There are several factors that can contribute to blood pressure medication not working, ranging from interactions with other medications to incorrect dosages.

1. Incorrect diagnosis or underlying conditions

There may be an underlying medical condition that acts as a secondary cause of high blood pressure, if this is misdiagnosed or it is not identified at all then it creates a significant challenge in terms of providing adequate treatment. An example of this would be a person suffering from kidney disease which would likely reduce the effectiveness of lisinopril.

2. Non-adherence to medication regimen

If a person does not take the medication as directed by their doctor, the efficacy of the drug is likely to be low. Non-adherence could include taking an incorrect dose, missing doses, or if a person stops taking the medication abruptly.

3. Interaction with other medications or substances

Taking other medications and substances can interfere with blood pressure medication and make it less effective. This may include other medication that has been prescribed, over-the-counter medication, and some health supplements.

4. Drug resistance

Over time, a person can develop a resistance to blood pressure medications like lisinopril and losartan, meaning they are ineffective even if the correct dosage is being taken.

5. Lifestyle factors

Maintaining an unhealthy lifestyle can also counteract the impact of medication. This can include a poor diet, a lack of exercise, stress, and anxiety, a high alcohol or caffeine intake, or smoking.

6. Incorrect drug choice or dosage

Even medical professionals can make mistakes and the prescribed drug may not be the best choice to treat your high blood pressure, or perhaps the dosage is not strong enough for it to work effectively.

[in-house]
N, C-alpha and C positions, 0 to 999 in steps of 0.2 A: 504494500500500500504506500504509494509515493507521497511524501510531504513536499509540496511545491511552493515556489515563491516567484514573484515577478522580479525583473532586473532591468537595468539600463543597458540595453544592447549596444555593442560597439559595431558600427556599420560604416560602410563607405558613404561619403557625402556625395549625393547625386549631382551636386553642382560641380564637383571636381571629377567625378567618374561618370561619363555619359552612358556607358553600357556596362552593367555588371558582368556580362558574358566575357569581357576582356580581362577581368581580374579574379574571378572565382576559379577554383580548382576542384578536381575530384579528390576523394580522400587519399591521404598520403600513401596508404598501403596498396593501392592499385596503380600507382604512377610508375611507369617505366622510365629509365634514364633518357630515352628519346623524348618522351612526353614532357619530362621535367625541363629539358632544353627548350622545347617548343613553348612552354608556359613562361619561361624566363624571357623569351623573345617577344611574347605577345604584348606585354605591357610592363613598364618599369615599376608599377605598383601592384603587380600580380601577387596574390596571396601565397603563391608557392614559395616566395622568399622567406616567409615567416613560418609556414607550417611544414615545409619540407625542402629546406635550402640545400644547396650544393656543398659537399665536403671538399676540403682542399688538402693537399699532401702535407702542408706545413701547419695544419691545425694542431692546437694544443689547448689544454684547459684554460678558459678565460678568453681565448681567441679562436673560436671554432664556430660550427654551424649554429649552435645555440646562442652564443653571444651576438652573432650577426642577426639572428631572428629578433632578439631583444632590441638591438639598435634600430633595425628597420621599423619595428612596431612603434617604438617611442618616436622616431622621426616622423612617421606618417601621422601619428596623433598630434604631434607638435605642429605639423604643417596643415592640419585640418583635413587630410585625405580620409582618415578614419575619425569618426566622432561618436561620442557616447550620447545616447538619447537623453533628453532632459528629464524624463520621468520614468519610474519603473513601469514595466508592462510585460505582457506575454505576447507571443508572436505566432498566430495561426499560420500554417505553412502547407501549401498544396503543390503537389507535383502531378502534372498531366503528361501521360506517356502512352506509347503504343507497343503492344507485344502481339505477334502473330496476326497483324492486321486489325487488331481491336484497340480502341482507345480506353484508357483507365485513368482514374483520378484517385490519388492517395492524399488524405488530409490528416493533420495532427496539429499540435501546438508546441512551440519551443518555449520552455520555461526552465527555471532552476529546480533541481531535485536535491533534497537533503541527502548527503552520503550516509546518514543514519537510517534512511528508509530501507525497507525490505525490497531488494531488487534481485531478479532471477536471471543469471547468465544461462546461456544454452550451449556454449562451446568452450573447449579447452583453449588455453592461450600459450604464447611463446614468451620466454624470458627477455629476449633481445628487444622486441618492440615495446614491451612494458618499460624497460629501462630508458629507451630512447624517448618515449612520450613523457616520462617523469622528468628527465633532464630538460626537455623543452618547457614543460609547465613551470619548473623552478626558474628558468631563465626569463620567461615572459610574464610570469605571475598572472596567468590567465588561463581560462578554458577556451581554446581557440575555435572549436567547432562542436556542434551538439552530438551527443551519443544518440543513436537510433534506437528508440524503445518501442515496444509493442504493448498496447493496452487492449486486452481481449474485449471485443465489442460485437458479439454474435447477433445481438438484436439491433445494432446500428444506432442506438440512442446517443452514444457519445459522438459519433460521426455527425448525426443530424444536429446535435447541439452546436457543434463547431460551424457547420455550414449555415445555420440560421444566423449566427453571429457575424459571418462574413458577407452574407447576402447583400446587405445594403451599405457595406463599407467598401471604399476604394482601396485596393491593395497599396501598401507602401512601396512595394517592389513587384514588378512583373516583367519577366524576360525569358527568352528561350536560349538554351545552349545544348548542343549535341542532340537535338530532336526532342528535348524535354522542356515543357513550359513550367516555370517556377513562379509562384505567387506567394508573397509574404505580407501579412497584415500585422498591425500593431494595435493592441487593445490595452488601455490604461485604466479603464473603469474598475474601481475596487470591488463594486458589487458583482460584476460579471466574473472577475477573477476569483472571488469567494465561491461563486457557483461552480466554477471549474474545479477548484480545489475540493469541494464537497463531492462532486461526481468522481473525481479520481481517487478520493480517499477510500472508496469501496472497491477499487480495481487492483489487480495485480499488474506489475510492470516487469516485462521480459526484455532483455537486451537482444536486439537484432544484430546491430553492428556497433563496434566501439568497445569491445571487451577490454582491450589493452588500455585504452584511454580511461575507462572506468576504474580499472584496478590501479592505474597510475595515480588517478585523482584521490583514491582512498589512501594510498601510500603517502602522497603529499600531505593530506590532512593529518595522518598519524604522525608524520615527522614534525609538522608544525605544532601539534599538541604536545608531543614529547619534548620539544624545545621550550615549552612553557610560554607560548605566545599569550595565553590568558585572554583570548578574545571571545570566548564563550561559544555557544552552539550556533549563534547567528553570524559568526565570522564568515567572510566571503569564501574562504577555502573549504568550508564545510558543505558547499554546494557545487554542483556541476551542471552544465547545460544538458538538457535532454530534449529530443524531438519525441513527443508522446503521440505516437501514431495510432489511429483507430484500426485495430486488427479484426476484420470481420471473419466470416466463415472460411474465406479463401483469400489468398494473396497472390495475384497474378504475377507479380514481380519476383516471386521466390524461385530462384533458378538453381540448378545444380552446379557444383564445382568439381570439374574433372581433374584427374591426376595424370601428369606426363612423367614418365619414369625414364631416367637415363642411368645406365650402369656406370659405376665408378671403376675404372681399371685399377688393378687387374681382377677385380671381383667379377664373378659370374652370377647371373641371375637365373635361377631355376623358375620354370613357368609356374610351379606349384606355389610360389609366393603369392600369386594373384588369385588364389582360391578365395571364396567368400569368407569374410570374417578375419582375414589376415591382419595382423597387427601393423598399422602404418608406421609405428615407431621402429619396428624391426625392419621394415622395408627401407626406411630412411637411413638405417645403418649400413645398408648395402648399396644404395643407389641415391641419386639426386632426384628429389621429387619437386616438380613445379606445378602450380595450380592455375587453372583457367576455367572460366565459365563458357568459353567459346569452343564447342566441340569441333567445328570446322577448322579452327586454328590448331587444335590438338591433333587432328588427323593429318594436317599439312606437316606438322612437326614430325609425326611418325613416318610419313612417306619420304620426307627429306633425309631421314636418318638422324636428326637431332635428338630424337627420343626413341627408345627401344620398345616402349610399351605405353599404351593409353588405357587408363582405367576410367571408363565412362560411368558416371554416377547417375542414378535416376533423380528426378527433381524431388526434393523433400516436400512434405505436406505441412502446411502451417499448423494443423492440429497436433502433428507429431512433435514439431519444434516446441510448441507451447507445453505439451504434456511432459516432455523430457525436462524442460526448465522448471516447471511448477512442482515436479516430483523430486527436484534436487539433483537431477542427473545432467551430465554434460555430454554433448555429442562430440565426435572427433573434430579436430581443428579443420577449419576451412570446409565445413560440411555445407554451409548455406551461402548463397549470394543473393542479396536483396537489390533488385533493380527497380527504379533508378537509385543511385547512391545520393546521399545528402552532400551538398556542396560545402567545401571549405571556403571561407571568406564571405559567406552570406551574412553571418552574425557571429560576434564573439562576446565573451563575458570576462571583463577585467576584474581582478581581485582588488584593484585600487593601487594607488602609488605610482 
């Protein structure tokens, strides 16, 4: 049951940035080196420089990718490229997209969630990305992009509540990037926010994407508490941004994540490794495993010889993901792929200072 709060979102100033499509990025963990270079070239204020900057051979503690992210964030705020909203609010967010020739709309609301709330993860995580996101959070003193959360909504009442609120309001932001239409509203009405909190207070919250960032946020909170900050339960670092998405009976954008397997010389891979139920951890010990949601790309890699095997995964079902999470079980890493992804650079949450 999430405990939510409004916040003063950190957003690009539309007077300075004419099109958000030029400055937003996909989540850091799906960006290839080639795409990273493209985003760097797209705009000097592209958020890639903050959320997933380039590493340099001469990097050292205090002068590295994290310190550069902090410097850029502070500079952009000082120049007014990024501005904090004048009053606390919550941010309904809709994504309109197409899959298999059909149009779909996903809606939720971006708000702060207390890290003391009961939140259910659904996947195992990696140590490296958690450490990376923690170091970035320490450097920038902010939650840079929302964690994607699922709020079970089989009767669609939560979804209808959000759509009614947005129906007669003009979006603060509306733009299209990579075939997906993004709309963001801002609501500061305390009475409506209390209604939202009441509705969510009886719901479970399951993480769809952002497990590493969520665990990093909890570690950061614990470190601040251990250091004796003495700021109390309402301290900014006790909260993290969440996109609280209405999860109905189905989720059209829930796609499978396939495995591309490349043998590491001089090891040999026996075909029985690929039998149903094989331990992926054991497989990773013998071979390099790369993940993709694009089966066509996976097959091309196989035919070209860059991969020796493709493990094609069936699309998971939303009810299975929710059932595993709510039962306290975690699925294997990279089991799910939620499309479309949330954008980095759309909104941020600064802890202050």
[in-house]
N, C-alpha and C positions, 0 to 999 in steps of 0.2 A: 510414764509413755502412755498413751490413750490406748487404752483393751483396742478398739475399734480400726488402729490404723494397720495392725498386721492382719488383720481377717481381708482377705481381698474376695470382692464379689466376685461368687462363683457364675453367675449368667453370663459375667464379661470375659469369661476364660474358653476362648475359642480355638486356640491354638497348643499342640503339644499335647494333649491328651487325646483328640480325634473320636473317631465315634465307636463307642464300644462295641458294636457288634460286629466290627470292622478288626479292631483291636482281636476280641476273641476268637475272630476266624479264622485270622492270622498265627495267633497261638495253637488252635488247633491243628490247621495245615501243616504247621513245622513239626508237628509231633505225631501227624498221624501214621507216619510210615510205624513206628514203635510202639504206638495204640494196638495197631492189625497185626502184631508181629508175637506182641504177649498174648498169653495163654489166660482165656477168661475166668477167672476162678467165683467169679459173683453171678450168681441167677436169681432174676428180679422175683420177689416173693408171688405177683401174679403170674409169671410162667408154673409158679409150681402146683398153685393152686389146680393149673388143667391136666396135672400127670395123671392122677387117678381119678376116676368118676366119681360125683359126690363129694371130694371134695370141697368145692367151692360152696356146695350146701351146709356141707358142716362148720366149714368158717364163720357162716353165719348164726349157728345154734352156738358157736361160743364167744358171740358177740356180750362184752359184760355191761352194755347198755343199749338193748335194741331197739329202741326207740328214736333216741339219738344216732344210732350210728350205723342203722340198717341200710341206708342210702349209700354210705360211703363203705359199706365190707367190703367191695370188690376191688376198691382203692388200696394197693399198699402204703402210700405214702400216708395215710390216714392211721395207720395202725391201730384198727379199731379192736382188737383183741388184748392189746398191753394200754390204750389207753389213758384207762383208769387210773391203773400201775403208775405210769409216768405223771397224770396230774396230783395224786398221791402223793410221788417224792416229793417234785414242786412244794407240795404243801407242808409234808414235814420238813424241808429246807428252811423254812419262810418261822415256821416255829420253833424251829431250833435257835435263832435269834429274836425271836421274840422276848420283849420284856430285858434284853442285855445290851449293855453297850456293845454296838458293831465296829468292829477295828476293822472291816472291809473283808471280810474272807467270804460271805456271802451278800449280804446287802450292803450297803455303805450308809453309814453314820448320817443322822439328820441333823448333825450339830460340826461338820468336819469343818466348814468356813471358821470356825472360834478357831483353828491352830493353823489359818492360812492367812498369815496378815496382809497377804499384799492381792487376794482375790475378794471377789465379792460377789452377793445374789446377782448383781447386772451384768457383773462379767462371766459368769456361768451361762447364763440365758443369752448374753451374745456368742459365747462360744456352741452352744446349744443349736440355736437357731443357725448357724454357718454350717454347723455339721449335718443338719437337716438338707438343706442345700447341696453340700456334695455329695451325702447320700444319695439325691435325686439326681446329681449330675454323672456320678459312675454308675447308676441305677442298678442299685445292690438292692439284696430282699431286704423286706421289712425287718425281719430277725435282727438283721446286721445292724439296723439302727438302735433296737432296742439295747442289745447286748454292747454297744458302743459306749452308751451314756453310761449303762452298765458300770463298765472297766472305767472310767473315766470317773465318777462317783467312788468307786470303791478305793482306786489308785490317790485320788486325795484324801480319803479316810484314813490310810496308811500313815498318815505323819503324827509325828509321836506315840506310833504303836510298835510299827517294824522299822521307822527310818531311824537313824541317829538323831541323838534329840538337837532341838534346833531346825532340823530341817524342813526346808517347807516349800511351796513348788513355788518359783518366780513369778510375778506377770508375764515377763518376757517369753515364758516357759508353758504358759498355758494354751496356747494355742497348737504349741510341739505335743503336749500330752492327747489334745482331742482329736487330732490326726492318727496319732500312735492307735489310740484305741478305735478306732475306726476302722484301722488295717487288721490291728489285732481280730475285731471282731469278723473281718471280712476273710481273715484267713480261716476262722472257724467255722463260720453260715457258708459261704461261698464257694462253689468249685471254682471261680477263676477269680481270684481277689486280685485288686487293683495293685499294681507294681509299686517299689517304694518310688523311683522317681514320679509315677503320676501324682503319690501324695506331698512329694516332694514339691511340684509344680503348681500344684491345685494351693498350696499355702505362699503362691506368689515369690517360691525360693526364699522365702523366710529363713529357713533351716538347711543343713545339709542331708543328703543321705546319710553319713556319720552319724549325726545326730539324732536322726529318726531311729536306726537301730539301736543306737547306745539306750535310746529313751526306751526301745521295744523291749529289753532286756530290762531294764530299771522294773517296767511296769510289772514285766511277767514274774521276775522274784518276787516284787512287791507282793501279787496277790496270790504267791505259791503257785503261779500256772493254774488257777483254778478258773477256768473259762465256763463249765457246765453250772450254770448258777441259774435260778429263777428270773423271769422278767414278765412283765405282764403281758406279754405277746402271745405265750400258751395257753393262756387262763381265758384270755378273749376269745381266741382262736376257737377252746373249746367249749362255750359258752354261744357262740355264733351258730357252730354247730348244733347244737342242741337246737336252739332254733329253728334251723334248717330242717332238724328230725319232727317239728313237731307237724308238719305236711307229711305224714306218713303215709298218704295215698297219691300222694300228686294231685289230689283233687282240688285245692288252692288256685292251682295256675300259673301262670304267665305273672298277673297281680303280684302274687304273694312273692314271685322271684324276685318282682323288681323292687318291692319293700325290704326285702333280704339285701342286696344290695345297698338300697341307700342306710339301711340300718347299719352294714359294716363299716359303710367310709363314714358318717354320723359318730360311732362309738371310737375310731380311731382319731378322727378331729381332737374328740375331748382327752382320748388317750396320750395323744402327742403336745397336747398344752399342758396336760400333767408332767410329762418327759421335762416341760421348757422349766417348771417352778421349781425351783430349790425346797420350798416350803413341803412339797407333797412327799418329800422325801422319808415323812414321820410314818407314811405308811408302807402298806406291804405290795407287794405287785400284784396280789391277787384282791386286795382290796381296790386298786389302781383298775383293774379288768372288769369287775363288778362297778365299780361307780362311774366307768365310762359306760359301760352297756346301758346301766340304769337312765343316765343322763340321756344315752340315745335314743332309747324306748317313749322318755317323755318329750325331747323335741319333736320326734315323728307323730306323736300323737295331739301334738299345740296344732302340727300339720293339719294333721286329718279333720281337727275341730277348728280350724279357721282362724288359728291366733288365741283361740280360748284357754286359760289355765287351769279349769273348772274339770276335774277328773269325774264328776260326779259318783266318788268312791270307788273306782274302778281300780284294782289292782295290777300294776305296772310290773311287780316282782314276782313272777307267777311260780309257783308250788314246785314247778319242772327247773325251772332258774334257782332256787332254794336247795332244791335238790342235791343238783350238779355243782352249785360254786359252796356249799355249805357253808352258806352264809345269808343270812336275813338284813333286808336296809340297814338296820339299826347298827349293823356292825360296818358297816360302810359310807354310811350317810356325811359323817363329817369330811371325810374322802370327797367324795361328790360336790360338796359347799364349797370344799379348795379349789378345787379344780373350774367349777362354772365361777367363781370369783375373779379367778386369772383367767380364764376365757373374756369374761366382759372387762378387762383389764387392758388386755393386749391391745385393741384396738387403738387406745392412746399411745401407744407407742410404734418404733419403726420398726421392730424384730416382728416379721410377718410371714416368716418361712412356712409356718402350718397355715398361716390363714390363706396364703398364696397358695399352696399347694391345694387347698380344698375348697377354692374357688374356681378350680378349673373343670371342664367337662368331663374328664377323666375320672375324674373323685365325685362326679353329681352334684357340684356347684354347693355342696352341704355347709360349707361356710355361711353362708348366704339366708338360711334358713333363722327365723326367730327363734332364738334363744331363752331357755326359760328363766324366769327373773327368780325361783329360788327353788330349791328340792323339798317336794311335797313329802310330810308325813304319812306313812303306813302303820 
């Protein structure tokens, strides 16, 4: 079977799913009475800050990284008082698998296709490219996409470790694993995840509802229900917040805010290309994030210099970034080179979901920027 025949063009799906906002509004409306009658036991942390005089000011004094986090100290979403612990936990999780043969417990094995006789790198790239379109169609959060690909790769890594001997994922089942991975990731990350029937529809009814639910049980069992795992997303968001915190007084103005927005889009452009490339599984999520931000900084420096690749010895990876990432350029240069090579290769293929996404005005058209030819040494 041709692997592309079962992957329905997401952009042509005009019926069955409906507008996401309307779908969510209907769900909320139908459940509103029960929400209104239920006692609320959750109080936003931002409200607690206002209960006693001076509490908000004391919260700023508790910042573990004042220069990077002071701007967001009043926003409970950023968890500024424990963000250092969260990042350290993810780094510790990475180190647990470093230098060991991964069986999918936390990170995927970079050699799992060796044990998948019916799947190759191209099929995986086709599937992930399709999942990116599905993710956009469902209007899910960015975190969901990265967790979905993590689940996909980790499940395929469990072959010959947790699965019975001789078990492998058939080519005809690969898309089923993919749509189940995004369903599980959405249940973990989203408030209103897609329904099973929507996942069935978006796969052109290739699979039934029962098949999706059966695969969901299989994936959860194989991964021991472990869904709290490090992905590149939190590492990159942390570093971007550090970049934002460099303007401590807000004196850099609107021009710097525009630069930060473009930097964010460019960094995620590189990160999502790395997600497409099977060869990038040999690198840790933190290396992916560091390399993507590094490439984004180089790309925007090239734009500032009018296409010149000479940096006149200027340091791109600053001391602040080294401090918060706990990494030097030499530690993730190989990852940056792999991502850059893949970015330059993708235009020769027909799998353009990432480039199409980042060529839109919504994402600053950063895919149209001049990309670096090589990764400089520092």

7. White Coat Syndrome

White coat syndrome relates to when a person’s blood pressure only increases in a medical setting, usually caused by anxiety. This could cause the doctor to think the medication is not working, however, in a normal, everyday setting it is working as it should.

What to do when other blood pressure medications don't work
What if Labetalol doesn't work

Labetalol is a beta blocker that is often prescribed to treat high blood pressure in pregnant women, but can sometimes prove ineffective because of the reasons listed above. If this is the case then it is recommended to speak with your doctor about alternative medications such as ARBs like Losartan, or a calcium channel blocker like Amlodipine

Losartan is not working

Losartan, one of the most commonly prescribed ARBs (angiotensin II receptor blockers) may also not work when it comes to reducing high blood pressure. As an alternative, medication such as Valsartan, Amlodipine, or Metoprolol could be considered.

Valsartan stopped working

Another ARB is Valsartan, and similarly to Losartan, it may not help to lower blood pressure in some people. Alternatives could include Amlodipine, Metoprolol, while a diuretic like Hydrochlorothiazide may also be an effective option.

Hydrochlorothiazide not working

The diuretic Hydrochlorothiazide can also be used to manage high blood pressure but may not work for everyone. If this is the case, then alternatives like Amlodipine, Metoprolol, or Valsartan could be prescribed instead.

Can Amlodipine stop working

Amlodipine is a calcium channel blocker used to control blood pressure. If amlodipine is not having the desired effects then other calcium channel blockers such as Diltiazem can be considered. If it is deemed that calcium channel blockers in general are having minimal impact then a medical professional may recommend another drug class such as an ACE Inhibitor (angiotensin-converting enzyme)


There are a number of reasons why a blood pressure medication such as lisinopril may not work. These reasons may include a negative interaction with another medication, resistant hypertension due to an underlying cause, or an incorrect dosage, among other things.

If this is the case, it is advised to pay a visit to your doctor to discuss the possibility of increasing your dosage or perhaps trying an alternative medication such as beta-blockers or ARBs.